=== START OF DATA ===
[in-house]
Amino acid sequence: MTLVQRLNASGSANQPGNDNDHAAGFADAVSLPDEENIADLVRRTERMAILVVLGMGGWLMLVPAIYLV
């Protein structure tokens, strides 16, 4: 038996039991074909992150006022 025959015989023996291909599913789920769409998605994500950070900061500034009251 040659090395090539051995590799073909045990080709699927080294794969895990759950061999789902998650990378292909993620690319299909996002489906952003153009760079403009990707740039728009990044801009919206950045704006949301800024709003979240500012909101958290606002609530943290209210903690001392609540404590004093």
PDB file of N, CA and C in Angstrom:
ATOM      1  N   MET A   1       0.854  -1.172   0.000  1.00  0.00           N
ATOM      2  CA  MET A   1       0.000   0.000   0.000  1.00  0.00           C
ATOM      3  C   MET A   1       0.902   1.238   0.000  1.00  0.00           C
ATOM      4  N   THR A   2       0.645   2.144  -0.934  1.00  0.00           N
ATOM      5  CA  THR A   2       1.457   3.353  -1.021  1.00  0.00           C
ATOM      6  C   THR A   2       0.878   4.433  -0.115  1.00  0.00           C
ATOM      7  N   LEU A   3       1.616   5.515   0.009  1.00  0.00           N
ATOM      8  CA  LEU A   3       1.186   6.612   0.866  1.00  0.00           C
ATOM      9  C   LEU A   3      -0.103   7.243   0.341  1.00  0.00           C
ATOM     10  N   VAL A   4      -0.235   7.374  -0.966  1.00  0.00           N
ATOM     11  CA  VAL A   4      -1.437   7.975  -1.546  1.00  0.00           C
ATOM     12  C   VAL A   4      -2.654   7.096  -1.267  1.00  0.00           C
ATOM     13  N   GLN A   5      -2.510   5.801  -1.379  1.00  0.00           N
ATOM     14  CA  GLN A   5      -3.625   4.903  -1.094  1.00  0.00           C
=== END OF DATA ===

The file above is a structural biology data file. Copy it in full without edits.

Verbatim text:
[in-house]
Amino acid sequence: MTLVQRLNASGSANQPGNDNDHAAGFADAVSLPDEENIADLVRRTERMAILVVLGMGGWLMLVPAIYLV
């Protein structure tokens, strides 16, 4: 038996039991074909992150006022 025959015989023996291909599913789920769409998605994500950070900061500034009251 040659090395090539051995590799073909045990080709699927080294794969895990759950061999789902998650990378292909993620690319299909996002489906952003153009760079403009990707740039728009990044801009919206950045704006949301800024709003979240500012909101958290606002609530943290209210903690001392609540404590004093």
PDB file of N, CA and C in Angstrom:
ATOM      1  N   MET A   1       0.854  -1.172   0.000  1.00  0.00           N
ATOM      2  CA  MET A   1       0.000   0.000   0.000  1.00  0.00           C
ATOM      3  C   MET A   1       0.902   1.238   0.000  1.00  0.00           C
ATOM      4  N   THR A   2       0.645   2.144  -0.934  1.00  0.00           N
ATOM      5  CA  THR A   2       1.457   3.353  -1.021  1.00  0.00           C
ATOM      6  C   THR A   2       0.878   4.433  -0.115  1.00  0.00           C
ATOM      7  N   LEU A   3       1.616   5.515   0.009  1.00  0.00           N
ATOM      8  CA  LEU A   3       1.186   6.612   0.866  1.00  0.00           C
ATOM      9  C   LEU A   3      -0.103   7.243   0.341  1.00  0.00           C
ATOM     10  N   VAL A   4      -0.235   7.374  -0.966  1.00  0.00           N
ATOM     11  CA  VAL A   4      -1.437   7.975  -1.546  1.00  0.00           C
ATOM     12  C   VAL A   4      -2.654   7.096  -1.267  1.00  0.00           C
ATOM     13  N   GLN A   5      -2.510   5.801  -1.379  1.00  0.00           N
ATOM     14  CA  GLN A   5      -3.625   4.903  -1.094  1.00  0.00           C